Nonprofit organizations and state and local government entities are considered employers liable for payment in lieu of contribution, meaning that they may elect to make payments to the SCDEW. This payment can be made in one of two ways: (1) at the end of each calendar quarter, SCDEW can bill each organization for an amount “equal to full amount of regular benefits plus one-half of the amounts of extended benefits paid during that quarter”; or (2) pay two percent (2%) of the quarterly taxable payroll of that organization within 30 days after the close of each calendar quarter. At the end of the year, SCDEW will then determine whether the total payments for each year made by the organization is less than, or in excess of, the total amount mentioned in the first option. The organization is liable for the unpaid balance if it is less than the amount above. If in excess, all or part of the excess may either be refunded or retained in the fund as part payment for the next year.

So what can an employer do in order to keep the UI tax rate down?

First, implement clear policies and keep records to ensure that sufficient evidence of cause or misconduct can be produced. For instance, be sure to maintain records of employee orientation, trainings, negative counseling, etc.

Second, respond timely. When employees file, employers have the opportunity explain the reason why the claimant is no longer employed. To prevent improper payment, the employer has to respond within 10 calendar days of the notification of appeal tribunal’s decision.

Third, respond adequately and effectively. Your response may come to light in subsequent litigation, so be careful how you respond and consider consulting legal counsel. If the employee was terminated, employers should generally provide SCDEW with the name and title of the employee, a description of the final events leading to termination (with dates and times), a list of warnings given to employee during final year of employment (with dates and times), and how the employee’s actions impacted the company’s operation.

Finally, understand the eligibility and appeals process. Not participating in the appeals process can adversely affect taxes.

About the author: Demetrius Pyburn is employed at Haynsworth Sinkler Boyd, P.A. in Greenville, SC. He is a graduate of the University of South Carolina School of Law in Columbia, SC, Class of 2017 and anticipates becoming a member of the South Carolina Bar in November 2017.

Reminder: Join us for our Fall Employment Law Seminars

Haynsworth Sinkler Boyd’s Employment Group is pleased to announce the schedule for our upcoming Employment Law Seminars.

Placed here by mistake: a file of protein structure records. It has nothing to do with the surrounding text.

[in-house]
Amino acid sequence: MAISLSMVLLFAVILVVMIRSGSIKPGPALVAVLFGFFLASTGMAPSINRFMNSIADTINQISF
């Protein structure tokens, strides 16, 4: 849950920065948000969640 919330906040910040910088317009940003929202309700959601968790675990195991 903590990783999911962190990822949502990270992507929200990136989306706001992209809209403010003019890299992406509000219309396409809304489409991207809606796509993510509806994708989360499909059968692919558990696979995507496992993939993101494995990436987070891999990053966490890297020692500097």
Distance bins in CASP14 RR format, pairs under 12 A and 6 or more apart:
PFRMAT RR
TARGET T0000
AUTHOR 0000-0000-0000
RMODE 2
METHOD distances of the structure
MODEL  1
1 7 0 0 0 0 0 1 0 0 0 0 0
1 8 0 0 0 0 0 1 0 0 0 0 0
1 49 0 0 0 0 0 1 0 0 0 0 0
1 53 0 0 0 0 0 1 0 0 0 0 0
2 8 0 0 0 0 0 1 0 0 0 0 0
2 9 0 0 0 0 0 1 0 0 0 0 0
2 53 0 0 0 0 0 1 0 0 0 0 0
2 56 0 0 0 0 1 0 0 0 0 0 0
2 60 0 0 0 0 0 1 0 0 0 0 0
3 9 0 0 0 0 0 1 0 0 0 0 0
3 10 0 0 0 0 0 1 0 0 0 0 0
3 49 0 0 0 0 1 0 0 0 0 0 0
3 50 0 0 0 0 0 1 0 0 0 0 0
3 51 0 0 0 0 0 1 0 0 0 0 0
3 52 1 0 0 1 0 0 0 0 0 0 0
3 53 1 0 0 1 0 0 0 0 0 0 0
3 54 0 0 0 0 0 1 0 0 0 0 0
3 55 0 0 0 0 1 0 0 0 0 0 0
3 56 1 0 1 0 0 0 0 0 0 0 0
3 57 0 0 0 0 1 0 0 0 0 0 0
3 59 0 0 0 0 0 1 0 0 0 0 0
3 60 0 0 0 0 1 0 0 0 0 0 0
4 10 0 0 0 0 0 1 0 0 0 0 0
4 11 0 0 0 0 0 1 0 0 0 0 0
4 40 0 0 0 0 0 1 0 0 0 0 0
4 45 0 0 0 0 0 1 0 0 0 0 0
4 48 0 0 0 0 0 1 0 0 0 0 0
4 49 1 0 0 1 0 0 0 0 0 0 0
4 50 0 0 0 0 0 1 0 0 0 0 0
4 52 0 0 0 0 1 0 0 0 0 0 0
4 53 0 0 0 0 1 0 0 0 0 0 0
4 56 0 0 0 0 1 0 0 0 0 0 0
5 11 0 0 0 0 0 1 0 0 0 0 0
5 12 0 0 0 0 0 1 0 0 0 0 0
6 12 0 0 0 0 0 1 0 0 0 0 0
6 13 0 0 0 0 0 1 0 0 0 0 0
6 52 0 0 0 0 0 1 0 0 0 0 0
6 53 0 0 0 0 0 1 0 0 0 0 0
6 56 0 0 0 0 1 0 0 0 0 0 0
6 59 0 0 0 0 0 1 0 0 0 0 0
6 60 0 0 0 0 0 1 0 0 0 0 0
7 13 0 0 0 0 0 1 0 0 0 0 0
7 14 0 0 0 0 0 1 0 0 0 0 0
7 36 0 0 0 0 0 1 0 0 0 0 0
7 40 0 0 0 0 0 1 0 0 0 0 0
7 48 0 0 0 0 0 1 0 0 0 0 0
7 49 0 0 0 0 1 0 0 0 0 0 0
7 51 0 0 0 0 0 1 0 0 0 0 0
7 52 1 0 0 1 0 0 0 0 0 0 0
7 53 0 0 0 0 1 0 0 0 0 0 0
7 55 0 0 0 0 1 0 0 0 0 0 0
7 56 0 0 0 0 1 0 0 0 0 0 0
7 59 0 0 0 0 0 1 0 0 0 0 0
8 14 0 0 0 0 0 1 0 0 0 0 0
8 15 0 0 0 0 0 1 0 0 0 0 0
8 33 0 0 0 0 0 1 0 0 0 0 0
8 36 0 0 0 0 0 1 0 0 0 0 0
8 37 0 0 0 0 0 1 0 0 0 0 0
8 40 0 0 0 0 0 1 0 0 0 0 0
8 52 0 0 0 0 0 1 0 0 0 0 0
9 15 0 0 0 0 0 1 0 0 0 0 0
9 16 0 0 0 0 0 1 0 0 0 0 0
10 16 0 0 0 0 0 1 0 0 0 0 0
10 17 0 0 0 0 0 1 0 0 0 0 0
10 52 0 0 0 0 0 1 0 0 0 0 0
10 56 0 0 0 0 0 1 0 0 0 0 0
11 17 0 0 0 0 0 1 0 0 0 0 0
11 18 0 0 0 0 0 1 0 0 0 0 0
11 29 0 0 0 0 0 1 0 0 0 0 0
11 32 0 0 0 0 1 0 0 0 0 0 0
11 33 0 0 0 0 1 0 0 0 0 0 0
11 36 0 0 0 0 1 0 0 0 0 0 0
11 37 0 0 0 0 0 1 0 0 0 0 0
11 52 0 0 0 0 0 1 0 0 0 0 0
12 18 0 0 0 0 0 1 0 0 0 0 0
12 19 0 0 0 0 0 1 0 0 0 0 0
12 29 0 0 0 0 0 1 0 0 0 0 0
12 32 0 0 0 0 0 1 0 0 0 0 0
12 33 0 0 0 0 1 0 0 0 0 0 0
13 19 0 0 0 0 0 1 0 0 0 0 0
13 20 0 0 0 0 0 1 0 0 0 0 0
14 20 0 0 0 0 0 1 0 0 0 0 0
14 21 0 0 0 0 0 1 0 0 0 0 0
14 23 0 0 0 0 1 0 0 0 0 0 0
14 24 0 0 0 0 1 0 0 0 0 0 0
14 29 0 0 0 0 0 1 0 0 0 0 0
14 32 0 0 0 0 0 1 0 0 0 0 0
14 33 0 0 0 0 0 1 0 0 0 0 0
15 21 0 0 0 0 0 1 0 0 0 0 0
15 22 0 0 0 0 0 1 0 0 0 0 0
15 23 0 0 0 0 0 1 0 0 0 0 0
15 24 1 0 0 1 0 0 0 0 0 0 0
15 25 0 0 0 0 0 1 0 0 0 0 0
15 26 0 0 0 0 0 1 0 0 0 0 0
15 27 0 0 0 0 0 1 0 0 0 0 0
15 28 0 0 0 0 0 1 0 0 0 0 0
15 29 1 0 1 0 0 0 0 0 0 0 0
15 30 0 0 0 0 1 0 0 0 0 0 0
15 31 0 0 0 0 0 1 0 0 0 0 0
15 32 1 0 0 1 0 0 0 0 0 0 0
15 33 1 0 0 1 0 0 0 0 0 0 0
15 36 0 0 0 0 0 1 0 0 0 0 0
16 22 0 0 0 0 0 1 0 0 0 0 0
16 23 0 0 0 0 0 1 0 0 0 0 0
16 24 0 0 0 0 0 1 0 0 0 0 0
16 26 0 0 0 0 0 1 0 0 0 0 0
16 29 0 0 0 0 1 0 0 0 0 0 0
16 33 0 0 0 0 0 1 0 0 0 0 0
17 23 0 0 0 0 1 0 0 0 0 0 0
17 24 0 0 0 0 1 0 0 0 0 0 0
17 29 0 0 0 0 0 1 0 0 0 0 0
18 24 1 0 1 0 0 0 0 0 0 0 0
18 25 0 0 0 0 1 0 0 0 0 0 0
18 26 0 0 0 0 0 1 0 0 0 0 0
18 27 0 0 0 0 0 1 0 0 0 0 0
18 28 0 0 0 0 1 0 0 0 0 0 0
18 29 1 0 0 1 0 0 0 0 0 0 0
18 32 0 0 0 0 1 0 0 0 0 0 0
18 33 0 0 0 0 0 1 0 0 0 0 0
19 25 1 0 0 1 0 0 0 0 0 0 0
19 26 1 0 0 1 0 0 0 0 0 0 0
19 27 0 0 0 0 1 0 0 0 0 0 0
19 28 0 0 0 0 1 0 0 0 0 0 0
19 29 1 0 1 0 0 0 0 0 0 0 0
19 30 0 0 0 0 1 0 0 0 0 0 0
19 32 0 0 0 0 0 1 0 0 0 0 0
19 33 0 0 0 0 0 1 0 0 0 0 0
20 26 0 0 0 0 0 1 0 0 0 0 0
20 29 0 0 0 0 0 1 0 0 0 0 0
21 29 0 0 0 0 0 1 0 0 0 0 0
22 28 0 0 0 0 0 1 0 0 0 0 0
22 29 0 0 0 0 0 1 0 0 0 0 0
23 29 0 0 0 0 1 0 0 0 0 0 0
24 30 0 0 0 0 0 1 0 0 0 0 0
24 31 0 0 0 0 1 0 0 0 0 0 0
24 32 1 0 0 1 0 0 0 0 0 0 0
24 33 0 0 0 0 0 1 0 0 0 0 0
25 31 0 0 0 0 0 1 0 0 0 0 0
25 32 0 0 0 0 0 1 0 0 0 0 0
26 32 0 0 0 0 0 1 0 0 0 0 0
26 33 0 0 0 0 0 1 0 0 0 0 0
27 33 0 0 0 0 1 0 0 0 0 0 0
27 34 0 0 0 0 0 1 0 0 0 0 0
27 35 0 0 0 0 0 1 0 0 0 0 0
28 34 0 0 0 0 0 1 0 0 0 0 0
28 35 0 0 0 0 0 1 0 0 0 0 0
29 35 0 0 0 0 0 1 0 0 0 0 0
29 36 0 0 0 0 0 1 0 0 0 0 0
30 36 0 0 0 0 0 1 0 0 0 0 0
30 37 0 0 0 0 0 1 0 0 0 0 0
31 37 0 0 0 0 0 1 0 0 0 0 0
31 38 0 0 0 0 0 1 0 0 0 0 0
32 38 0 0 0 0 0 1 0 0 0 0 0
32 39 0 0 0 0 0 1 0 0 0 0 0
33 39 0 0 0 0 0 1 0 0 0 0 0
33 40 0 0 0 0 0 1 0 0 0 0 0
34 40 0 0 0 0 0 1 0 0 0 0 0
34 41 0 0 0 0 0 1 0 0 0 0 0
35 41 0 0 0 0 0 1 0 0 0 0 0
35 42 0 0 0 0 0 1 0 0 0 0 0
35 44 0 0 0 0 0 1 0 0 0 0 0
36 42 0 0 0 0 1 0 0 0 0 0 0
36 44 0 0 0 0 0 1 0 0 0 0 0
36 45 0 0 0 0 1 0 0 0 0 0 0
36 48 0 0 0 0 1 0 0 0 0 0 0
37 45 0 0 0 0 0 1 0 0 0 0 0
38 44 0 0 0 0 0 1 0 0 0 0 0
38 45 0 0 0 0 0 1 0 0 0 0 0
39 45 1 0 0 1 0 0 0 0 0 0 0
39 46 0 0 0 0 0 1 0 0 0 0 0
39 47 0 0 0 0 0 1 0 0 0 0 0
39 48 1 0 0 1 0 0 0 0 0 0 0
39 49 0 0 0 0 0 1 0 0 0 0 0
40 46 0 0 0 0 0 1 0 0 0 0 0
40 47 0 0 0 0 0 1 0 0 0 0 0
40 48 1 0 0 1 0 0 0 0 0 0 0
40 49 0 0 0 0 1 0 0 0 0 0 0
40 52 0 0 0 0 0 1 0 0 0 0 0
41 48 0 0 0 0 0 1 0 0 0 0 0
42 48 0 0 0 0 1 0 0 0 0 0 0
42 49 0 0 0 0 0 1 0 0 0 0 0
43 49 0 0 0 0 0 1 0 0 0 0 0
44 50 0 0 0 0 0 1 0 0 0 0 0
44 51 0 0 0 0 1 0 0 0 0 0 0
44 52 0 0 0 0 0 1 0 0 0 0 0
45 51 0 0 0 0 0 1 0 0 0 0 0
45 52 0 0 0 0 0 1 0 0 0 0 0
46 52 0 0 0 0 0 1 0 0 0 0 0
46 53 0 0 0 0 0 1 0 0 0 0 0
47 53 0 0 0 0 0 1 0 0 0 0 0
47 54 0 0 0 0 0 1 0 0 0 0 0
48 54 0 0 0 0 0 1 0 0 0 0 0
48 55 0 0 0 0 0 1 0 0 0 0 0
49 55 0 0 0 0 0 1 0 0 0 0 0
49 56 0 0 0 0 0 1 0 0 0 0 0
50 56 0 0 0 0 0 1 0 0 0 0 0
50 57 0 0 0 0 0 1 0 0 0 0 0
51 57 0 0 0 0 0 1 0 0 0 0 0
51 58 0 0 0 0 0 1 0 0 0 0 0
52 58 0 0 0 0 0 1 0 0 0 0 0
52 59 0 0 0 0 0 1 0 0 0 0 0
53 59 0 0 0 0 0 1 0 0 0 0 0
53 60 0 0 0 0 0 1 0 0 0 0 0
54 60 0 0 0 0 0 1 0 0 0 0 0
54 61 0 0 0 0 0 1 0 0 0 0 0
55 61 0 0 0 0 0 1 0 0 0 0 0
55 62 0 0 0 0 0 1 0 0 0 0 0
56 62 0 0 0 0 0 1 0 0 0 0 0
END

HR professionals are invited to join us for a program that will cover current issues in Employment law in a fast-paced, plain-English way. These complimentary seminars qualify for 3.0 hours of continuing education credit with CLE, SHRM and HRCI credit available.

Our attorneys will present on the following topics:

  • LGBTQIA: What Human Resource Professionals Need to Know
  • Immigration Law Update
  • Politics in the Workplace
  • Wage & Hour update
  • Recent Trends with the ADA
  • DOR & the Unemployment Insurance Tax Rate

Join us for one of our seminars in a location near you:

November 30 – Hood Center, Rock Hill
8:30 am – 12:00 pm
Click here for details and to register.

December 5 – Marina Inn Grande Dunes Myrtle Beach
8:30 am – 12:00 pm
Click here for details and to register.

December 6 – SiMT Florence 
8:30 am – 12:00 pm
Click here for details and to register.

Please contact Keely Yates for additional information.

Federal Judge in Texas Issues Final Ruling Striking Down New Overtime Rule

By now, employers are certainly well aware that on November 22, 2016, a federal judge in Texas issued a preliminary injunction that effectively prevented the implementation and enforcement of the new Department of Labor (“DOL”) regulations regarding the exemptions from overtime for bona fide executive, administrative, or professional (“EAP”) employees. See Nevada, et. al. v. U.S. Department of Labor, et. al., 218 F. Supp. 3d 520, 534 (E.D. Texas 2016).  As we previously blogged, the November 22nd ruling was not final and was effective “pending further order” of the court.

That “further order” came on August 31, 2017, when the same federal judge who issued the November 22, 2016 order issued a final ruling concluding that the new regulation “is invalid.” The judge determined that Congress intended the EAP exemption to apply to employees who perform executive, administrative, or professional duties, and that the new regulation fails to carry out that intent because it improperly uses a salary-level test that effectively eliminates the “duties” test.

It should be noted that the November 22, 2016 ruling is still on appeal with the Fifth Circuit, and the August 31, 2017 ruling is also subject to being appealed. However, the DOL has indicated that it does not intend to pursue the salary level of $913 per week that was a part of the new regulation.  As noted in our blog post dated July 26, 2017, the DOL has requested notice and comment before issuing a revised proposed regulation.  It will be interesting to see how the court’s treatment of the duties test in the August 31, 2017 ruling impacts the DOL’s revised proposed regulation regarding the EAP exemption.